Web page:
The Mesothelioma Bill passed its final parliamentary stage before Christmas and will become law once it receives royal assent.
While this is welcome for those who have developed asbestos-related mesothelioma, the fight to help those yet to develop this disease and ensure numbers of future victims are kept as low as possible by reducing the risk of asbestos exposure goes on.
The bill will provide around 300 victims average payouts of £100,000 while enabling those unable to trace the responsible employer or insurer to receive compensation through a scheme funded by a levy on current insurers. I would argue that this scheme does not go far enough in compensating victims, or in providing for those victims who are still to come. Tragic stories abound of people who have been forced to travel overseas for treatment, because scant research has been done to support effective care and medical treatment here in the UK.
Readers should care, as you may be a future victim and blissfully unaware of it. Mesothelioma’s latent period can last between 10 and 40 years and asbestos remains the biggest cause of work-related deaths in the UK. Therefore, the question is not if we will see more cases, but how many and what we are going to do about what could be just the tip of an asbestos iceberg.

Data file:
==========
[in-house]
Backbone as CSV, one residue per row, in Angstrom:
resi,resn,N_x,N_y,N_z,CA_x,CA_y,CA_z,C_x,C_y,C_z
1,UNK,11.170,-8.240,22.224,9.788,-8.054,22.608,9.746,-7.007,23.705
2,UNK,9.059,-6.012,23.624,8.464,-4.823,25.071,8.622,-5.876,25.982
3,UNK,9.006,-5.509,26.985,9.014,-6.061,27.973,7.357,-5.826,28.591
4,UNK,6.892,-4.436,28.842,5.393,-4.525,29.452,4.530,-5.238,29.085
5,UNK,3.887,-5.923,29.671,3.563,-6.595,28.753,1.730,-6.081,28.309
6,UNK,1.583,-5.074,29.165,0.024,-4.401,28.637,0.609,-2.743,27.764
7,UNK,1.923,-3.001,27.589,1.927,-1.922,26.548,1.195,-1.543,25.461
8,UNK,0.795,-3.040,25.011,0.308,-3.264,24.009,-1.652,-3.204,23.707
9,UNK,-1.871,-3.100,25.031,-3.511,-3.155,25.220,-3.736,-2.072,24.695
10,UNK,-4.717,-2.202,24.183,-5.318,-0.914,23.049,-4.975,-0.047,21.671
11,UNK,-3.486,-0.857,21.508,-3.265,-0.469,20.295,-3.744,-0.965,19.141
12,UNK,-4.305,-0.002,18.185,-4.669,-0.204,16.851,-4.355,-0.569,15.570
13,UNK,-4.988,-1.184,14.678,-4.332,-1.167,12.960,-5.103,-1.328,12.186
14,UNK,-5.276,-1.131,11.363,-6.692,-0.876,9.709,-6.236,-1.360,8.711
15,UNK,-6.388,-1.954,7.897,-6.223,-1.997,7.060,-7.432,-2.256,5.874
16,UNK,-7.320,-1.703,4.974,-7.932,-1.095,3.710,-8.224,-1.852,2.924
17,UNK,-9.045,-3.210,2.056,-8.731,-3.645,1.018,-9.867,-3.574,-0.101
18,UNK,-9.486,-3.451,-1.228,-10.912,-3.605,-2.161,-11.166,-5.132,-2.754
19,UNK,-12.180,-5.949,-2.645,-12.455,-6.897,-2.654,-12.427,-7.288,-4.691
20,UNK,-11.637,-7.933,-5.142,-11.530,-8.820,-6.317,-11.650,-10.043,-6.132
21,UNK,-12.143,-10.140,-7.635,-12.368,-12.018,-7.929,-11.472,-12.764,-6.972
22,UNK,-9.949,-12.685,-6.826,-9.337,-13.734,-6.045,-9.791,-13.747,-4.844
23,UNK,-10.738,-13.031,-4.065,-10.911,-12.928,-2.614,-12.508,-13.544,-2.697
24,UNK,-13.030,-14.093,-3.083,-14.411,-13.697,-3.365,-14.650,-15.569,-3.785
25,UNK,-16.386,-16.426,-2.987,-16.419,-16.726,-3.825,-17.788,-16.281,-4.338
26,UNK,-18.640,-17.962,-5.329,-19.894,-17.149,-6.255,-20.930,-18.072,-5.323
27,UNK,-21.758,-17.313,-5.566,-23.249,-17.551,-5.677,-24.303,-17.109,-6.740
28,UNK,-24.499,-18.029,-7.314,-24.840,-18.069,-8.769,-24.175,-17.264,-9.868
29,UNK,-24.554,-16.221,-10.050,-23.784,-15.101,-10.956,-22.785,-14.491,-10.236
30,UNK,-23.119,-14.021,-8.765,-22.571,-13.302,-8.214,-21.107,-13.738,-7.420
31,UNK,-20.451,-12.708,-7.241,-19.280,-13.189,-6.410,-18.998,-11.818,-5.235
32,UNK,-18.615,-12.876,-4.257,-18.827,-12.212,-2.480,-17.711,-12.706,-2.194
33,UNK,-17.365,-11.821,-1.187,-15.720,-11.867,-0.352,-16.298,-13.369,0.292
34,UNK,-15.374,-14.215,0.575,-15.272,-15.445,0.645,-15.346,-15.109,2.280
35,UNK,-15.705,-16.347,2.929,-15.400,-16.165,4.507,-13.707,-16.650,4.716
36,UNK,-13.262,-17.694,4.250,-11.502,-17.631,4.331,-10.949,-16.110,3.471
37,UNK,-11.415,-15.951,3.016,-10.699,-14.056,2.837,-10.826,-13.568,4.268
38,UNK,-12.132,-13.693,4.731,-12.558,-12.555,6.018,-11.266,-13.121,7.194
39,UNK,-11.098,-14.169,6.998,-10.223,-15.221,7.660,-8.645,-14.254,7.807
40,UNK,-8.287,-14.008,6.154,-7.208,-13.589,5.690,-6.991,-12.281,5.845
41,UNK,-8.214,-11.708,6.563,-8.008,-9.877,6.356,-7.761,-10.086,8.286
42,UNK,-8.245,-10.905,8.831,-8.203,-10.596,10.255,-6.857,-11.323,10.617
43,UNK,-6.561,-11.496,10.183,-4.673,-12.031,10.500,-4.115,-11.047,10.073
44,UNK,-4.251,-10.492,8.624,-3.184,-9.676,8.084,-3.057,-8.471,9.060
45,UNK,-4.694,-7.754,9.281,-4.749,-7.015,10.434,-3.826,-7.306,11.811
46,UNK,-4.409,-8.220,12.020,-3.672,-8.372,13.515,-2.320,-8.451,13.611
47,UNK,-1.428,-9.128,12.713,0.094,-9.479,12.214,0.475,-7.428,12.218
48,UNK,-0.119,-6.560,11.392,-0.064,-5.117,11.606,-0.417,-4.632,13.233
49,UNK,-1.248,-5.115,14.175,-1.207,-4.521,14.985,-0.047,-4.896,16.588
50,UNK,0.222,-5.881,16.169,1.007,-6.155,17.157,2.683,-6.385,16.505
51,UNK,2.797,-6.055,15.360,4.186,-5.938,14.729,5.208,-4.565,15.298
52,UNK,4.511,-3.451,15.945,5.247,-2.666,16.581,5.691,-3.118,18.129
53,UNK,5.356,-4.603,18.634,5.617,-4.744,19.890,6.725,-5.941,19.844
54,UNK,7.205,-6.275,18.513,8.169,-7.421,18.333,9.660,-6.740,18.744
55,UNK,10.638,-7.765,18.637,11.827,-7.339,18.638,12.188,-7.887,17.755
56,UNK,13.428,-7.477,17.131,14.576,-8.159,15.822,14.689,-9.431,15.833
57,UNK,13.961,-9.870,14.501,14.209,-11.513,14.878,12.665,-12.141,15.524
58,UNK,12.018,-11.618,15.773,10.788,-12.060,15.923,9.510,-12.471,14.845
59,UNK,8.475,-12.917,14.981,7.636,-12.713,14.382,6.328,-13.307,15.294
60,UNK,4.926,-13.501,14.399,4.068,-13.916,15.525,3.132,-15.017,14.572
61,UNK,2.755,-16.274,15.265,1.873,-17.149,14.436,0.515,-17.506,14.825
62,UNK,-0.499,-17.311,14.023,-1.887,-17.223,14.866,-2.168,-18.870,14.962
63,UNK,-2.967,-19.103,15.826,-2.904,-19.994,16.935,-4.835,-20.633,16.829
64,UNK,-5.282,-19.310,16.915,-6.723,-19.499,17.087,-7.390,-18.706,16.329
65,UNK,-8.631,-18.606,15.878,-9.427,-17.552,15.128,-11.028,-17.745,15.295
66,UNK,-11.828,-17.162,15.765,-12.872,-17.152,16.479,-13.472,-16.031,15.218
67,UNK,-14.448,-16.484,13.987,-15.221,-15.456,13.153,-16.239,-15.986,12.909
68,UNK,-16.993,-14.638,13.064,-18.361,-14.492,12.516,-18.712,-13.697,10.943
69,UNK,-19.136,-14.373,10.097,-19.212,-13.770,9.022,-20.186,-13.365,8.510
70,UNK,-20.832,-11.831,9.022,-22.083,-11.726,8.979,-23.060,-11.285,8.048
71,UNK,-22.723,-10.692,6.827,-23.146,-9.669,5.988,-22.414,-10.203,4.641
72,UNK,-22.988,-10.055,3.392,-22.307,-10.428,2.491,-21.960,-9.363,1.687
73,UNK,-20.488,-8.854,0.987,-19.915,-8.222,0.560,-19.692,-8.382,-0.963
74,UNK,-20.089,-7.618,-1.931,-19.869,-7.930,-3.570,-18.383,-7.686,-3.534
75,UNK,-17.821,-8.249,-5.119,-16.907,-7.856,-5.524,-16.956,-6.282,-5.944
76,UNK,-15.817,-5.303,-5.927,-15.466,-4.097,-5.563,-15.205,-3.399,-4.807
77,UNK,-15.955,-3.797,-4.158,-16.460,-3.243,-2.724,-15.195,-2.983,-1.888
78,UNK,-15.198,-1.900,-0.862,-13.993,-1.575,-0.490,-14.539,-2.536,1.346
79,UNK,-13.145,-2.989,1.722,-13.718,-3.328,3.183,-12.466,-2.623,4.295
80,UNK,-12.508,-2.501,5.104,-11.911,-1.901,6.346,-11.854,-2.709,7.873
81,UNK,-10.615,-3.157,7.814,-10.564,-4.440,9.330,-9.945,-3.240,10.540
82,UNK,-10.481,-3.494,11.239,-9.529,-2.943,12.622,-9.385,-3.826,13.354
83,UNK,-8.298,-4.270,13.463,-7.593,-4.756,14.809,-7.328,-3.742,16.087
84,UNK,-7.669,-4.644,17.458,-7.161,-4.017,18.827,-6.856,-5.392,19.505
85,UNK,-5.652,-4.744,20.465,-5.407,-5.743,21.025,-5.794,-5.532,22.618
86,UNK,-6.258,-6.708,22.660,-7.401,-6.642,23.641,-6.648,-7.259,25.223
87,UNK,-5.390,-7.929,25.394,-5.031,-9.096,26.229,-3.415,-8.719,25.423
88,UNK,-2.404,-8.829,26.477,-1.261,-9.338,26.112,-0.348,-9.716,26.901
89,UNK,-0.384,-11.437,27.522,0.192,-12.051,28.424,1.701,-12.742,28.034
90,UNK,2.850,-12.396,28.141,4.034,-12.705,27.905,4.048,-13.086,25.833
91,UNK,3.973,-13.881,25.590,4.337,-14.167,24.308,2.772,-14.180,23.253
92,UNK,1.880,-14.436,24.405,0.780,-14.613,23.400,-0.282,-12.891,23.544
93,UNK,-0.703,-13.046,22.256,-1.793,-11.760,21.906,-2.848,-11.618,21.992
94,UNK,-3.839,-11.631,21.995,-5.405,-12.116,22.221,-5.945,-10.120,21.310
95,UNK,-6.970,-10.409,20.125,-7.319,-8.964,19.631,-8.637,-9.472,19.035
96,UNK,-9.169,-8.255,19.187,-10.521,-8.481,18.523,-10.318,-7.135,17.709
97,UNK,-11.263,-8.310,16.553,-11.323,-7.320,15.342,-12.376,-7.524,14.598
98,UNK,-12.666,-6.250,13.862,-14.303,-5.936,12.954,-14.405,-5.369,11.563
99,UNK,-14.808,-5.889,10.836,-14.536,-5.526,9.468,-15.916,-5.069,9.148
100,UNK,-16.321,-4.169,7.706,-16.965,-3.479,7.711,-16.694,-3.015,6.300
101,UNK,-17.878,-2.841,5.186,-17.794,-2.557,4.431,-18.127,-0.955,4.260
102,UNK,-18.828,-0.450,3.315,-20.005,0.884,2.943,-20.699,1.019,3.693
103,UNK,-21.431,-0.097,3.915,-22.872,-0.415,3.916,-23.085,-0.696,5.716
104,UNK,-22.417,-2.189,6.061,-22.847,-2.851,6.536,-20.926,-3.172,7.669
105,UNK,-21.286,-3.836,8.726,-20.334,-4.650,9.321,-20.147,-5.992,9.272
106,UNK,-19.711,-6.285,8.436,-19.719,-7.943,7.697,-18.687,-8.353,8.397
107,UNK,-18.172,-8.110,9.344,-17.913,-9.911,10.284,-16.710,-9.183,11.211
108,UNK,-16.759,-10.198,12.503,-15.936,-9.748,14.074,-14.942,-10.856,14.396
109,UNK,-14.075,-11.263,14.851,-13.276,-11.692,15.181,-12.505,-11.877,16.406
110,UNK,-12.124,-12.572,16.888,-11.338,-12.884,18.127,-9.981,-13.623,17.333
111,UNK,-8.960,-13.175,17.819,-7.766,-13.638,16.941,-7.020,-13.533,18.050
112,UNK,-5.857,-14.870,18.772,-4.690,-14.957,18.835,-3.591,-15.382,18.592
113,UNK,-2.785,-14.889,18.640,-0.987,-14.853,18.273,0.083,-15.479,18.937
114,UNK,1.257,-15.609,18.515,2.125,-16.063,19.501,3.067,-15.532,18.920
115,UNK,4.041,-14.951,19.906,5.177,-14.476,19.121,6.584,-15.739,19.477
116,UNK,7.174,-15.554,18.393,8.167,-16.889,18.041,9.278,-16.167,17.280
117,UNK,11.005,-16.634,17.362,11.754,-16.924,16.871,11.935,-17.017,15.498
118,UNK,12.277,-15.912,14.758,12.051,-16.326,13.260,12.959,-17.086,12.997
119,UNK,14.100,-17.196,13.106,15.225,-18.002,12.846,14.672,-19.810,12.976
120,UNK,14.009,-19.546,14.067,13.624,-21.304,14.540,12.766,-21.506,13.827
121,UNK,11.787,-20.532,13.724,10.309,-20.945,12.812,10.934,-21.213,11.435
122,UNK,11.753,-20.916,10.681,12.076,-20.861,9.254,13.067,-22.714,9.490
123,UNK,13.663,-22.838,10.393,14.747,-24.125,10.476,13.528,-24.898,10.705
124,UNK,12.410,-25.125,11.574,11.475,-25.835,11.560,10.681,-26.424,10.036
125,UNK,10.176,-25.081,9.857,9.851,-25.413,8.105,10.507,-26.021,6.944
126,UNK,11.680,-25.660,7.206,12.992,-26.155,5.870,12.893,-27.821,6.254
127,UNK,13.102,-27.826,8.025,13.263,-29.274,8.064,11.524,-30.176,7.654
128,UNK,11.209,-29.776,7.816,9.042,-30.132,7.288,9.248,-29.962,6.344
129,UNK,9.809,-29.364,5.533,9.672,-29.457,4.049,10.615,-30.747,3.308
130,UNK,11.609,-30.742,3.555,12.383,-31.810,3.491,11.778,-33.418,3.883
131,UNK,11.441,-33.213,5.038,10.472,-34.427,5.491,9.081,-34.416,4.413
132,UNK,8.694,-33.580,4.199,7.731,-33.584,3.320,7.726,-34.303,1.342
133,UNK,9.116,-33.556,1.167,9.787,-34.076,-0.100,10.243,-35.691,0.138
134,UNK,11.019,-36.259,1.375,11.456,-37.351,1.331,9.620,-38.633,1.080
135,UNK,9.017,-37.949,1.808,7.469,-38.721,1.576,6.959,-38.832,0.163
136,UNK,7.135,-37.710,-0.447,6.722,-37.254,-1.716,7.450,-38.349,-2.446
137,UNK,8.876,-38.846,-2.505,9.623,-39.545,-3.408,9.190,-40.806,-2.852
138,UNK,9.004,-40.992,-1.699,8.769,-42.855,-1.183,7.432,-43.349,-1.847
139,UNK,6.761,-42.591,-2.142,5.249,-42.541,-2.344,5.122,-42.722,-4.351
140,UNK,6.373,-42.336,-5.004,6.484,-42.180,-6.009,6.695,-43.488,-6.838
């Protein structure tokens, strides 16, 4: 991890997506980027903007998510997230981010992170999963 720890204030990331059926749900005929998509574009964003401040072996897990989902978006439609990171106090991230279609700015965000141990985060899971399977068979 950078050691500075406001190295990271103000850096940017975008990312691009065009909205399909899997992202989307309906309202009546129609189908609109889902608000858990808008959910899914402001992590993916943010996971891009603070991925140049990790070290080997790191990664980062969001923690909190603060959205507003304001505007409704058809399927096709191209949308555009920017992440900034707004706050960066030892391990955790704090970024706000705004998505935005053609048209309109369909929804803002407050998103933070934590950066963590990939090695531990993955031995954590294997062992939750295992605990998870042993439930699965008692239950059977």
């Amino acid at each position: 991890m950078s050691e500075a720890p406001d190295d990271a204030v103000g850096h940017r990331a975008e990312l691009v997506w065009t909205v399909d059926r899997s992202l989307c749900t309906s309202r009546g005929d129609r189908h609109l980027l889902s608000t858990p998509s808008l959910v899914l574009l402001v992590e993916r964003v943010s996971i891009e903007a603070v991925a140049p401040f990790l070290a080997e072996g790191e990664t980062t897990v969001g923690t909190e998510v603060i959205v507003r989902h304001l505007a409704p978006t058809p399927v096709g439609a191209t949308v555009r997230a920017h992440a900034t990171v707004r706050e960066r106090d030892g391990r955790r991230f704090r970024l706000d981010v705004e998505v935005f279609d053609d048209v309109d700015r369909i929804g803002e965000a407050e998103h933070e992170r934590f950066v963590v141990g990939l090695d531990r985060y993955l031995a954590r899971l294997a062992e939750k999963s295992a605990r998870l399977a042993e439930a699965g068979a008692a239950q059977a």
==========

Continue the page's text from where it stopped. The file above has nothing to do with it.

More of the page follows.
Up to 2010, asbestos deaths for England and Wales stood at 4,132. The fear is numbers could increase over the next decade to 7,500 deaths per year, moving asbestos into fourth place in the league of the nation’s killers, with only heart disease and cancer coming higher.
I urge everyone to be aware of the risks, as with asbestos present in many of our schools and public buildings, this is not an issue we (or indeed the government) can afford to take for granted.
David Nichol, managing director, Nichol Associates, Hebburn, Tyne and Wear